• Passive operation with respect to the environment
  • Modularity / operation autonomy / flexibility
  • Small size
  • Light weight
  • Low cost
  • Low consumption
  • High data rate
  • Less concern on the computational requirements ("softwarization'' of hardware)

Going back to the last example on SLAM, the older use of laser-range scanners did not fulfill any of these criteria but the last one in part.  Today, the use of digital cameras instead of scanners is an attractive option as it meets all these criteria.

The final success of service robotics is still subject to more general conditions: software sharing/standardization, long-term commitment, share of ideas (publications), and adequate funding (public/private).

More specifically, in this talk I shall detail concepts, sensor systems, and algorithms that are widely required for the development of this kind of perception systems:

  • Multisensory capability enables holistic sensing and reduces costs.
  • Exact modeling of sensors is about finding complete, non-redundant sensor models.
  • Accurate parametrization: joint calibration of cameras and further sensors.
  • Robust operation of sensors: software as the other half of sensors.
  • Accurate, image-based (passive) egomotion estimation as the most flexible option for data registration.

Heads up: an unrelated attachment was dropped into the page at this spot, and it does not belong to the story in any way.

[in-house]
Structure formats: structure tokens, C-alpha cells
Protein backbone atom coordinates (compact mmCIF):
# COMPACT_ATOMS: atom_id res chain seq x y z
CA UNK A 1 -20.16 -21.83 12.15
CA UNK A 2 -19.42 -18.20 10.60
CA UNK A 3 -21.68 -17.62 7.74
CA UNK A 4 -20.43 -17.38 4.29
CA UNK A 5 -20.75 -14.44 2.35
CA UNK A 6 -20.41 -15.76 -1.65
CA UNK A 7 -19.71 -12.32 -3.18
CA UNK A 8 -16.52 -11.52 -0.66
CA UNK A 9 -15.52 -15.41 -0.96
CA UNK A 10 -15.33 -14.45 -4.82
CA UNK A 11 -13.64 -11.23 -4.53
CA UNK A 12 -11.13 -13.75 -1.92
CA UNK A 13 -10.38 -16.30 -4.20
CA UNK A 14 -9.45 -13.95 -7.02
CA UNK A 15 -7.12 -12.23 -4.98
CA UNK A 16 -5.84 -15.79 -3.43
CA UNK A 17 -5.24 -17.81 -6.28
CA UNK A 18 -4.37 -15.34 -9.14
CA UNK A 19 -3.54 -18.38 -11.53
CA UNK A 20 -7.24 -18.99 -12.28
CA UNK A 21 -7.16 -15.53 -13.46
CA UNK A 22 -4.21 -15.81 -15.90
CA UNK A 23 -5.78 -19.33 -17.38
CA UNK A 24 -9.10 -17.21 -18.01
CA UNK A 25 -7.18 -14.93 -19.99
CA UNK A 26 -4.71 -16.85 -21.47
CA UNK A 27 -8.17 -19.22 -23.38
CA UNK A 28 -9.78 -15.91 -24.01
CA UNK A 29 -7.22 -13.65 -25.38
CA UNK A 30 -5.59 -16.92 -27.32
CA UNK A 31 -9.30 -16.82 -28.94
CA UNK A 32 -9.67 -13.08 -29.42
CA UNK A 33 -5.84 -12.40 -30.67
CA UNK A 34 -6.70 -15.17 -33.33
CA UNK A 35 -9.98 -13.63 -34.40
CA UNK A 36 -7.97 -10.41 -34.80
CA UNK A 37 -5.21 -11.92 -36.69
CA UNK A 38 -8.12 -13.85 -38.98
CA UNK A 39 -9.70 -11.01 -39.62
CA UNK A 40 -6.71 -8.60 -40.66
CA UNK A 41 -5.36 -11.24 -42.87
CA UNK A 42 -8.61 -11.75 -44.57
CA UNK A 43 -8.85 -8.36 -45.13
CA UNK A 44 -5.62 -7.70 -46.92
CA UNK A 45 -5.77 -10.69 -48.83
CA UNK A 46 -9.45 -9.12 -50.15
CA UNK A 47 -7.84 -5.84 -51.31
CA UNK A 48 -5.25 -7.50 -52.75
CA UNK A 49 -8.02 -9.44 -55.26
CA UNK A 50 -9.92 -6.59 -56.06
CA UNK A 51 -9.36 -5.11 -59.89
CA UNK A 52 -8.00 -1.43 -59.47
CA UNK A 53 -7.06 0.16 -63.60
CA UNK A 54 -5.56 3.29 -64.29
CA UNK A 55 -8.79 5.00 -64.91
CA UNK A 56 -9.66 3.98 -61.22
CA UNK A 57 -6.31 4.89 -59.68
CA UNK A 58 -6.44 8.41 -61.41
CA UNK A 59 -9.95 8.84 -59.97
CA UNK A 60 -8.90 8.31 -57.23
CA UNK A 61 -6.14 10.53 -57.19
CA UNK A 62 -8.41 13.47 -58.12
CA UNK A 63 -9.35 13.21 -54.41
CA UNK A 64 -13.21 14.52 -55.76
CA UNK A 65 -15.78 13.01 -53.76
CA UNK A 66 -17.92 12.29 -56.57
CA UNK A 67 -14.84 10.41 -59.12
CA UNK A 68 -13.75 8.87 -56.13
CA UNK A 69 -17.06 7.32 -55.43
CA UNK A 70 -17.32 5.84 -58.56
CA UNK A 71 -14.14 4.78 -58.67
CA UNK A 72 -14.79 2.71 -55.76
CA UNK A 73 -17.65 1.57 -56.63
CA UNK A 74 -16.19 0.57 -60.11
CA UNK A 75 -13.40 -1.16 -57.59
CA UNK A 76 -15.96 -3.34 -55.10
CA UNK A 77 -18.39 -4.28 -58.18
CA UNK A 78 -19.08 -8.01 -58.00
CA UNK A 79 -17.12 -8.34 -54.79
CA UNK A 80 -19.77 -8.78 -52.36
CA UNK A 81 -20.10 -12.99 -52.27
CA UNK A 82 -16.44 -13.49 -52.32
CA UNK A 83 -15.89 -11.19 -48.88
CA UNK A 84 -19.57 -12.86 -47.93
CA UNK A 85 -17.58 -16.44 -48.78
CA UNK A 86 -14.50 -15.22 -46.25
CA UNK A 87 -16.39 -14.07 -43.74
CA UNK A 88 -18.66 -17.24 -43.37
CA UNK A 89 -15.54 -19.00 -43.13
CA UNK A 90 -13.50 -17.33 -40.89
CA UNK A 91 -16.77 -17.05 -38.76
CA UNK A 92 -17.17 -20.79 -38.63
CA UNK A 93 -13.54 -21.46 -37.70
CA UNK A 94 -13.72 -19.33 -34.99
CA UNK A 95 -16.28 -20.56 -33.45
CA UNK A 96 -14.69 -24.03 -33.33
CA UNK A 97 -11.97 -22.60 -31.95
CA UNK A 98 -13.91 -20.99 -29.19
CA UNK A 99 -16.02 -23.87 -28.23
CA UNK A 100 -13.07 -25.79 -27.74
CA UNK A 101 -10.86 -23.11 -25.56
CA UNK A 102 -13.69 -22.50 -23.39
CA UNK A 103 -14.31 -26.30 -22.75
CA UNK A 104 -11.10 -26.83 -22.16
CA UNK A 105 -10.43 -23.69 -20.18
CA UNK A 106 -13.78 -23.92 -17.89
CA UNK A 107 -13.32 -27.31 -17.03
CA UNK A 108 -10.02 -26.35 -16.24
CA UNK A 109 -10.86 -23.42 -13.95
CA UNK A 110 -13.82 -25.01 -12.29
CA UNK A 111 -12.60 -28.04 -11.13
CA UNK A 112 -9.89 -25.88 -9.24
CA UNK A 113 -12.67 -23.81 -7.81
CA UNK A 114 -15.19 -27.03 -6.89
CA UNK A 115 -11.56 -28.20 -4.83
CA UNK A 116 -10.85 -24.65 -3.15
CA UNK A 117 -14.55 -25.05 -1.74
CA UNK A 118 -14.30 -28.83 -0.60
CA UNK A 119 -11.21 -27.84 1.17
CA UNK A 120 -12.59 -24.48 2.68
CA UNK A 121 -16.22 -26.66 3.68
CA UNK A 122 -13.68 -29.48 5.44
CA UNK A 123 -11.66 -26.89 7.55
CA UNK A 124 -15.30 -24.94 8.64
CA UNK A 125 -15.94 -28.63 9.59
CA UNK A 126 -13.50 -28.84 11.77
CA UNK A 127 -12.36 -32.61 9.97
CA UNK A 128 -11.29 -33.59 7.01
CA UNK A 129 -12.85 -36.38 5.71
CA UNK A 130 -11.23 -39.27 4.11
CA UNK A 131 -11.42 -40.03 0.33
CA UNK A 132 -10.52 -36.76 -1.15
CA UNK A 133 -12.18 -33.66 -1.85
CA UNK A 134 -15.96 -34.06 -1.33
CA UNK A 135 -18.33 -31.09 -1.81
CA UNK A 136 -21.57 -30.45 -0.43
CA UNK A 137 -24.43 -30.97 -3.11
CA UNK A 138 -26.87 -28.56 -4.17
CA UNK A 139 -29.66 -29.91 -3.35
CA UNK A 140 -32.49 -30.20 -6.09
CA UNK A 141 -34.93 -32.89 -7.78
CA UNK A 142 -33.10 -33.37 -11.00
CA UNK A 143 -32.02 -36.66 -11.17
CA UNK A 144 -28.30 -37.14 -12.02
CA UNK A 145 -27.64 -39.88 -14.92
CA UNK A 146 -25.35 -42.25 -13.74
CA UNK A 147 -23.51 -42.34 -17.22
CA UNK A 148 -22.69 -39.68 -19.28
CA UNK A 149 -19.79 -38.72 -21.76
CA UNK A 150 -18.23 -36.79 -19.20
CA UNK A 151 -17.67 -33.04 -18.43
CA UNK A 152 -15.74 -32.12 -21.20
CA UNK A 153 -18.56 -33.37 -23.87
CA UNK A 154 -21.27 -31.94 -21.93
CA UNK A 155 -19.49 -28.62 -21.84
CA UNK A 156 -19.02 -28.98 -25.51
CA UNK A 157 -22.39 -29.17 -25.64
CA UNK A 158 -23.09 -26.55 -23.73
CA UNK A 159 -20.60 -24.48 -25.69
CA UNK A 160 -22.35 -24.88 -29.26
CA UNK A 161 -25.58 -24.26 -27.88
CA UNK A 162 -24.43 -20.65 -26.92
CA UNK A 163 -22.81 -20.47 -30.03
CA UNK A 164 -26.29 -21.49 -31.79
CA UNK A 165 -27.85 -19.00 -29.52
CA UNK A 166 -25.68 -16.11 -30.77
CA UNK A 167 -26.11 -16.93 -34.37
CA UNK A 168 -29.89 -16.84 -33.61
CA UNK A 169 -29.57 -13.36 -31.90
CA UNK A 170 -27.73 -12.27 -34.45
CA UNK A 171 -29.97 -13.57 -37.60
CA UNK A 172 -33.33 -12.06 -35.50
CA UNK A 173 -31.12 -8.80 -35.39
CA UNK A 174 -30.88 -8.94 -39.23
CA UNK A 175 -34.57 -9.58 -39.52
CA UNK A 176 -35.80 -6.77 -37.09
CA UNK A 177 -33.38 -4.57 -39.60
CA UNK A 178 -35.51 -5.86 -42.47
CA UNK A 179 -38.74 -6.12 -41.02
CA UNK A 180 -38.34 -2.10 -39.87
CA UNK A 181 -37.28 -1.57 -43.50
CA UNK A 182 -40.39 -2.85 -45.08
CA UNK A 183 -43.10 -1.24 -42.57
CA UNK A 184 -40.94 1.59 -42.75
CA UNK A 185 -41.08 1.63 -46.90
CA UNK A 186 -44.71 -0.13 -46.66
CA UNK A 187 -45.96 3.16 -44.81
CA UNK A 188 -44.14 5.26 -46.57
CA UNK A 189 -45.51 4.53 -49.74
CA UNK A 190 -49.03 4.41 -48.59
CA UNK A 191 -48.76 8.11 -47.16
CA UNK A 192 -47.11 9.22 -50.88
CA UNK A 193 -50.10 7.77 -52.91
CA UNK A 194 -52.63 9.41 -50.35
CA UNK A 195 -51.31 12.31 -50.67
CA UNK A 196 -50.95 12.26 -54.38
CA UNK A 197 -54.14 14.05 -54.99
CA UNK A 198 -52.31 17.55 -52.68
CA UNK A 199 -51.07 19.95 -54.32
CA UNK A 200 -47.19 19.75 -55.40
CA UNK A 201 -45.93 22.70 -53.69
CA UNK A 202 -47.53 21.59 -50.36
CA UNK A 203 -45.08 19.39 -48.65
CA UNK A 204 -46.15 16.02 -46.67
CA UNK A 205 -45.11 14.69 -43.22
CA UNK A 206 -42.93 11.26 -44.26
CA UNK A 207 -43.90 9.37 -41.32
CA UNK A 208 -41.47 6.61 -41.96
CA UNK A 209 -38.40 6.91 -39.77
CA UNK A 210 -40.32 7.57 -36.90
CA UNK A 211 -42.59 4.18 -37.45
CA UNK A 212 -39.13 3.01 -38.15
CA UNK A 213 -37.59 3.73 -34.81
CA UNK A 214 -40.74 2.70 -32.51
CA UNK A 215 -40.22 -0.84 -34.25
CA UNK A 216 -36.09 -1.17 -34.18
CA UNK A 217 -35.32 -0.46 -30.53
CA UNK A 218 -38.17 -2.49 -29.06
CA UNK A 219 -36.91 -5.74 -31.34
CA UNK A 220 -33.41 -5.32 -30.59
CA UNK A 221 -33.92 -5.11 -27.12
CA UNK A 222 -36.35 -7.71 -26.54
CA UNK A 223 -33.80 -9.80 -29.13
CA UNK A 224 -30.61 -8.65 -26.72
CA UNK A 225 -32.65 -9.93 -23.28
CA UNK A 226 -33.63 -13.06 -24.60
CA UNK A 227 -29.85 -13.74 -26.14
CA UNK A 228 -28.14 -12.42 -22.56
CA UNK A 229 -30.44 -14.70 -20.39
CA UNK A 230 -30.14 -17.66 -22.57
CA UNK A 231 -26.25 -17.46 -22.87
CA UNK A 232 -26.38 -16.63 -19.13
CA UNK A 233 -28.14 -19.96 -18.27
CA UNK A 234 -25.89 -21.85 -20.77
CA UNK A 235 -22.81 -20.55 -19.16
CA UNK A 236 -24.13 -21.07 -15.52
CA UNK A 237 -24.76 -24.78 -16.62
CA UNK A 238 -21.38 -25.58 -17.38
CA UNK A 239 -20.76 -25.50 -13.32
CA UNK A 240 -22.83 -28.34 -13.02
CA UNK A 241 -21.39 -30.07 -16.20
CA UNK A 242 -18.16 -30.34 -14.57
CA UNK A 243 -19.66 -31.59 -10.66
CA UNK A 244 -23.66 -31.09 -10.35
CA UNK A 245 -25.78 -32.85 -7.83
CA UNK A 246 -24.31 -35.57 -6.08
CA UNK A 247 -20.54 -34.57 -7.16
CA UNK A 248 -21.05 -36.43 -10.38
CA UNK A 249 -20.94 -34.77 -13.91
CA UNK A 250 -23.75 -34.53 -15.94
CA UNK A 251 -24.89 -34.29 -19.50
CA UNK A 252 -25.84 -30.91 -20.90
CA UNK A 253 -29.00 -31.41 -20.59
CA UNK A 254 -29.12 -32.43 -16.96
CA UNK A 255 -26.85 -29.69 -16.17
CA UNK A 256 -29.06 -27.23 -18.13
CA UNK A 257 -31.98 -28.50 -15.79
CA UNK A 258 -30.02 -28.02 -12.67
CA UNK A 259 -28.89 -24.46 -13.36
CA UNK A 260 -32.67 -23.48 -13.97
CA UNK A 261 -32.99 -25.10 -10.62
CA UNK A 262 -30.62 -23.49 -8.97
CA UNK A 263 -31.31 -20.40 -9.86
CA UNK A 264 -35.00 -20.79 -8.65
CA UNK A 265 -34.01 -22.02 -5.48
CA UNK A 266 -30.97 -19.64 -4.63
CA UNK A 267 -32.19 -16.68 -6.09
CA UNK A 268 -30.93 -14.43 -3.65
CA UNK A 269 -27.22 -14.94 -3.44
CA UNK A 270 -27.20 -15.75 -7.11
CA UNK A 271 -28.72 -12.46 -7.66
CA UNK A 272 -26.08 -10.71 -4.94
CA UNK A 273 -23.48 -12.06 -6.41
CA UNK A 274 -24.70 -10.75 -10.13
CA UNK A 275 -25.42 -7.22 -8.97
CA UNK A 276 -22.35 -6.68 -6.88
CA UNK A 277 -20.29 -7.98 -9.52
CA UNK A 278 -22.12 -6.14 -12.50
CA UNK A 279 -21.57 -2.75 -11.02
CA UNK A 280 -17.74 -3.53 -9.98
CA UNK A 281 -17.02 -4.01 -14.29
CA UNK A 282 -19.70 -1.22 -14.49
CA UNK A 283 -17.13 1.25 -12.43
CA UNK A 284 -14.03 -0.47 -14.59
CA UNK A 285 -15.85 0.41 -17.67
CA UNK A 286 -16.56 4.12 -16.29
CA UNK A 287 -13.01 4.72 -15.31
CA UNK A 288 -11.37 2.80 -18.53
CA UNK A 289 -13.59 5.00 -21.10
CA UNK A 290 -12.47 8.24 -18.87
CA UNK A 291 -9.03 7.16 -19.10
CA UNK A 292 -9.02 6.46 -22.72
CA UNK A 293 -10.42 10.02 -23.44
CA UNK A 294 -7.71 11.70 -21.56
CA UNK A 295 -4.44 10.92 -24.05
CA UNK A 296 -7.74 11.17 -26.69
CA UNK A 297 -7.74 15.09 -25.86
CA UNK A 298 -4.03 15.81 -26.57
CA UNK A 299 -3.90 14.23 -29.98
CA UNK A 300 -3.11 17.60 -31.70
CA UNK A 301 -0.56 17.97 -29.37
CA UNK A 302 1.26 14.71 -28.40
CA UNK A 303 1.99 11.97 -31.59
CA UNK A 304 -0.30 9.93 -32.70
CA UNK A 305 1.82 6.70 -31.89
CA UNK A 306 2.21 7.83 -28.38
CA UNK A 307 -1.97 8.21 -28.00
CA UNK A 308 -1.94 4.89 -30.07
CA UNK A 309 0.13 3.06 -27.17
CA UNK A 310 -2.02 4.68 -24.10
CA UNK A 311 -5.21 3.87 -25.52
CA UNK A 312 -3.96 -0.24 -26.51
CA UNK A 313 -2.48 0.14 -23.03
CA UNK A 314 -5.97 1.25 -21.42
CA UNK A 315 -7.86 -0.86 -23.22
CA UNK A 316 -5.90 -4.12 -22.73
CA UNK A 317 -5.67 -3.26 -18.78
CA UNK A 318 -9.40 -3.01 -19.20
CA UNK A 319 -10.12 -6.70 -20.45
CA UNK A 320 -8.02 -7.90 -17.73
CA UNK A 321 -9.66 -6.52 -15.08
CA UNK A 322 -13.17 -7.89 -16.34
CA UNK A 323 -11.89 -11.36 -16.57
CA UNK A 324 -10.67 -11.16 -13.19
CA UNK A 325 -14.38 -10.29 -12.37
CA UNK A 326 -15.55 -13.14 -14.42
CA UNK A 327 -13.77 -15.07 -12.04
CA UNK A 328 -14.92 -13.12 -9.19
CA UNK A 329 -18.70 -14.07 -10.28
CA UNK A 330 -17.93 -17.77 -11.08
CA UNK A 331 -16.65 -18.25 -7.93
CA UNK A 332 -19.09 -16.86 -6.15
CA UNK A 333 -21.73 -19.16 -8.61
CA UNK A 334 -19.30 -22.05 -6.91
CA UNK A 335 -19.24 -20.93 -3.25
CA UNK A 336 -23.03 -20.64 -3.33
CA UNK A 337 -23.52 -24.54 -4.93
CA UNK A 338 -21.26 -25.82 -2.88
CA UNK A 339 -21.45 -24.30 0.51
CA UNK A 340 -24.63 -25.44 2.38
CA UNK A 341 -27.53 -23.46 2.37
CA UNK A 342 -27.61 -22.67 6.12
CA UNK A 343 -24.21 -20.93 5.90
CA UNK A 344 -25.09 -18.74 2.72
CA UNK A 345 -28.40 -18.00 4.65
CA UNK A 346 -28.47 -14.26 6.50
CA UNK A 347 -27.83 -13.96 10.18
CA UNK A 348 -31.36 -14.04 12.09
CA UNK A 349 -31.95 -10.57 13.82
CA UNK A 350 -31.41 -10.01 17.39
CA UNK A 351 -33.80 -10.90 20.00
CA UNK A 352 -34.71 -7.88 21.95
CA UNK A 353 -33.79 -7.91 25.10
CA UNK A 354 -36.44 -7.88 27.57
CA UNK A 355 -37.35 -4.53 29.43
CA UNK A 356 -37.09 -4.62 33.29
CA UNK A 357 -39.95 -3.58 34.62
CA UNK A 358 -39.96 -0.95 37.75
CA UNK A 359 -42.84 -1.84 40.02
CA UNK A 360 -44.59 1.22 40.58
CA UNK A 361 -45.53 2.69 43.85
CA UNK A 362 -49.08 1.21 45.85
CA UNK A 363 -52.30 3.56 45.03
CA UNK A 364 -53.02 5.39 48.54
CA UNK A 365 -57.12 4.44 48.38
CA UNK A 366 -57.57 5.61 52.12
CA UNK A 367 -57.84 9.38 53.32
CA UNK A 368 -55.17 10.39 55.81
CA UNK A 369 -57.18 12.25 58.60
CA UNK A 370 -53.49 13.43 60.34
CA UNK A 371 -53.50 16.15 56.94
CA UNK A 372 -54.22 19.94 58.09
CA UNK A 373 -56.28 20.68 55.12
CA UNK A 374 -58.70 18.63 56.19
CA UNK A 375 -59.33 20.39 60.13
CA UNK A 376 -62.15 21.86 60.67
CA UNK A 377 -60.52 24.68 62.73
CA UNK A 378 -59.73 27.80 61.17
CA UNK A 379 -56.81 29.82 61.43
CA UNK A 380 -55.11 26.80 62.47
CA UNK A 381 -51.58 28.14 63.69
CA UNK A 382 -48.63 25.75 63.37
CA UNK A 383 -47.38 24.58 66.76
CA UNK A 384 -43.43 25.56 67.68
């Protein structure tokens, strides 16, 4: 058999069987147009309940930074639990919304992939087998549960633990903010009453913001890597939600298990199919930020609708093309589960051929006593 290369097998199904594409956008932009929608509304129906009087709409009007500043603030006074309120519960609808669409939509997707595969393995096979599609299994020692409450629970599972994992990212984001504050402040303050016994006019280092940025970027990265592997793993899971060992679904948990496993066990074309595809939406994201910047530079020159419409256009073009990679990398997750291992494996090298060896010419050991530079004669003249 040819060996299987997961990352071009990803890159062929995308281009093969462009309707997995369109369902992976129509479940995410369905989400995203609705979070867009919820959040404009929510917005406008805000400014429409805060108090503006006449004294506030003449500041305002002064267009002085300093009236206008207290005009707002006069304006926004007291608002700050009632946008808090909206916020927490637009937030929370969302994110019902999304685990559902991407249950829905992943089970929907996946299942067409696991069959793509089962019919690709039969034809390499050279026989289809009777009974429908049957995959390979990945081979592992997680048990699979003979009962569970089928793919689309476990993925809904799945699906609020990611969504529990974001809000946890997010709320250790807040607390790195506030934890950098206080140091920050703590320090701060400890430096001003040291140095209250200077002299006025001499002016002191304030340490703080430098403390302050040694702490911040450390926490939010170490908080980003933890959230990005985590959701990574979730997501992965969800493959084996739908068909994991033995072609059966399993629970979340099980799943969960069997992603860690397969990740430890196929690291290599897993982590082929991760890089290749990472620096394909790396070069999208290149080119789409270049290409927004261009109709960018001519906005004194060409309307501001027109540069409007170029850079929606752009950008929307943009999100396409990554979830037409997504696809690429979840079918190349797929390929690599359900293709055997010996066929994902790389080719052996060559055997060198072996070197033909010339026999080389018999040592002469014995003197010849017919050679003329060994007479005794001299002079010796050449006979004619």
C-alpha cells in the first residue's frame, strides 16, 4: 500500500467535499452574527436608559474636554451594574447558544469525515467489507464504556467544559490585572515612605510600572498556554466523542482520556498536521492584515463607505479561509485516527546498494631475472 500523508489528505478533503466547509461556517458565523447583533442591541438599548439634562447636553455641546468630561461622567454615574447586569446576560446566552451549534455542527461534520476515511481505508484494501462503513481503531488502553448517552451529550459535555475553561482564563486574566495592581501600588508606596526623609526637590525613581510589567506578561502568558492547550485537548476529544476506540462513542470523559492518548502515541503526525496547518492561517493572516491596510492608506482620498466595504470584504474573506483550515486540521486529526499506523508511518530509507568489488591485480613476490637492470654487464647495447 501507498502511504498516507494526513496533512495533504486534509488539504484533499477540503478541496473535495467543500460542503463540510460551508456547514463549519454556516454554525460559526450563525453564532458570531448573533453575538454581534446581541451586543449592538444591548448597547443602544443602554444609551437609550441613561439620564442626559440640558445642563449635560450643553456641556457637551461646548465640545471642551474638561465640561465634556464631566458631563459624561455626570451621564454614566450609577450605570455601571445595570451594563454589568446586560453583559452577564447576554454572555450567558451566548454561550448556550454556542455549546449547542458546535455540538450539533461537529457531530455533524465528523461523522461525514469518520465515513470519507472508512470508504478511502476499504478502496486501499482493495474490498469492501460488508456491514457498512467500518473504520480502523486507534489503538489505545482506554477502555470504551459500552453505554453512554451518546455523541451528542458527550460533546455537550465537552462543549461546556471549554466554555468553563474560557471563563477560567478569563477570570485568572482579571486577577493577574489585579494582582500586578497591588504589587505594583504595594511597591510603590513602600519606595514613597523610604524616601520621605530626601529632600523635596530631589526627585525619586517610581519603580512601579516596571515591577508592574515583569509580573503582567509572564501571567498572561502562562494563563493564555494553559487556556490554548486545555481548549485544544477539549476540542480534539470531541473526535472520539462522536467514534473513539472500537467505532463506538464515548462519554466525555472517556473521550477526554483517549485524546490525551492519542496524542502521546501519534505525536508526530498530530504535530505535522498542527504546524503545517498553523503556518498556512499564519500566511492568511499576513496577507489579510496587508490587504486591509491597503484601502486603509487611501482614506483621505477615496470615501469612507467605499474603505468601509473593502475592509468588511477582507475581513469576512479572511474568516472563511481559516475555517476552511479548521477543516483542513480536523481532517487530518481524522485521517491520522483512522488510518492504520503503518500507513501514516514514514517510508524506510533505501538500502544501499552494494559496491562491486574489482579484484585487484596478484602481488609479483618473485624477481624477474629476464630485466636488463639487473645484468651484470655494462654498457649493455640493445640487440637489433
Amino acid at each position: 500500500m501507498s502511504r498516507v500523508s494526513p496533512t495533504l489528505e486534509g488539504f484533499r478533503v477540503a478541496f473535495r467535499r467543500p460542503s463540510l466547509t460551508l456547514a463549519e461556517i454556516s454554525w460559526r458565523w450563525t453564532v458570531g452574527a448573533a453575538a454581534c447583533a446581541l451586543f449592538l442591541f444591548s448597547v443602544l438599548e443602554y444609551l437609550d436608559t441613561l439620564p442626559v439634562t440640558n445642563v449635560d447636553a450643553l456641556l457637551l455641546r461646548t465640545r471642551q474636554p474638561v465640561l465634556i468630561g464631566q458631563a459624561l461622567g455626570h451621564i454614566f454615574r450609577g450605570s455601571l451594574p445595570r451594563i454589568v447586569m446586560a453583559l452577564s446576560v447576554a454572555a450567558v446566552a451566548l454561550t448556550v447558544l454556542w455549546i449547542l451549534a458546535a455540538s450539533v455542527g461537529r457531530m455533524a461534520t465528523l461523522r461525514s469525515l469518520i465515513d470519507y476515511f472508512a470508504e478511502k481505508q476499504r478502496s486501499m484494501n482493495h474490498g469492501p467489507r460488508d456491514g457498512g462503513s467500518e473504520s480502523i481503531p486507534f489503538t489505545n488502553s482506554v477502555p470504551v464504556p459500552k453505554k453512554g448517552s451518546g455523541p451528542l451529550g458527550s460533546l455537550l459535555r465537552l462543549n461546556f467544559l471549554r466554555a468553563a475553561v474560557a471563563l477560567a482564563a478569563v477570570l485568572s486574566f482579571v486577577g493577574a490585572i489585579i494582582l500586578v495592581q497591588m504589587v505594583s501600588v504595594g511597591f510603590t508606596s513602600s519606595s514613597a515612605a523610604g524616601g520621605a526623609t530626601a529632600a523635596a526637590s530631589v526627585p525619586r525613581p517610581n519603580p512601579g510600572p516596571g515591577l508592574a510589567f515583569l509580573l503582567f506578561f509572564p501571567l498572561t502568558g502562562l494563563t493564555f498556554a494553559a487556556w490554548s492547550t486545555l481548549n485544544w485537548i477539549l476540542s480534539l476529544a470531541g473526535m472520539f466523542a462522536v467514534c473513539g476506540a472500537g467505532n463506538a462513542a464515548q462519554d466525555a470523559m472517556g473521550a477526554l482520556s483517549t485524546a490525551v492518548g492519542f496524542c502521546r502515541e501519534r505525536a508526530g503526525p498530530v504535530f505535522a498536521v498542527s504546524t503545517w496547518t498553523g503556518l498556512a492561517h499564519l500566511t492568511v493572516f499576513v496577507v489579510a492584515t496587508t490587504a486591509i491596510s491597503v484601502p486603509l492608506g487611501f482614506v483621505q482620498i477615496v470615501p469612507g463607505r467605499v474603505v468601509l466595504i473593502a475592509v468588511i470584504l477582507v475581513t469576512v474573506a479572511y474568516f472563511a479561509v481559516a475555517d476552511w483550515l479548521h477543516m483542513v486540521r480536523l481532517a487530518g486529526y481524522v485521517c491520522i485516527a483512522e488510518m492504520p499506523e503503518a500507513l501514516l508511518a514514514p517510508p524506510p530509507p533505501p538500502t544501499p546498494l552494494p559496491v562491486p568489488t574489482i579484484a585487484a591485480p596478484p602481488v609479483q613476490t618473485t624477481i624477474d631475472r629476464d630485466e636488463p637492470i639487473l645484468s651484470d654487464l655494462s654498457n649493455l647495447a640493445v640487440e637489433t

At the same time and as an example for the realization of such a system, the multisensory perception system DLR 3-D Modeler developed at our institute will be explained in detail. Due to its flexibility, the DLR 3-D Modeler has been already deployed in many applications:

  • Hand-guided 3-D modeling device
  • Robot work cell autonomous exploration
  • Perception system of the humanoid robot Justin
  • Hazard detection system (HazCam) for the ExoMars rover of the European Space Agency
  • Sensing unit for automated mounting of car wheels (concepts and algorithms)
  • 3-D modeling from aerial images (concepts and algorithms)
  • Supporting system for the kinematic calibration of robots
  • Patient registration in medical preoperative planning

The main part of this work received a best paper finalist award at the 2009 IEEE/RSJ International Conference on Intelligent Robots and Systems (IROS 2009).


Klaus Strobl is a research scientist at the Institute of Robotics and Mechatronics of the German Aerospace Center (DLR) in Oberpfaffenhofen, Germany, since December 2002. His research interests focus on computer vision, 3-D graphics, camera calibration, and mobile robotics. Klaus studied electrical engineering (automatic control) at the Universidad de Navarra (Spain), the Vienna University of Technology (Austria), the Technische Universität München (Germany), and the Norwegian University of Science and Technology (Norway). He also held a visiting researcher position at the Department of Computing, Imperial College London in 2009, which led to a best paper finalist award at the 2009 IEEE/RSJ International Conference on Intelligent Robots and Systems (IROS 2009) for his work on efficient pose estimation from images. He is regular reviewer for the main international conferences and journals on robotics, e.g. IEEE Transactions on Robotics, IEEE Transactions on Pattern Analysis and Machine Intelligence, IEEE Transactions on Automation Science and Engineering, IEEE Robotics and Automation Magazine, International Journal of Robotics Research, Elsevier Robotics and Autonomous Systems, and ASME Journal of Mechanisms and Robotics.

Further information: www.robotic.dlr.de/Klaus.Strobl

Zuletzt aktualisiert: Dienstag, 22. Juli 2014 von Klaus H. Strobl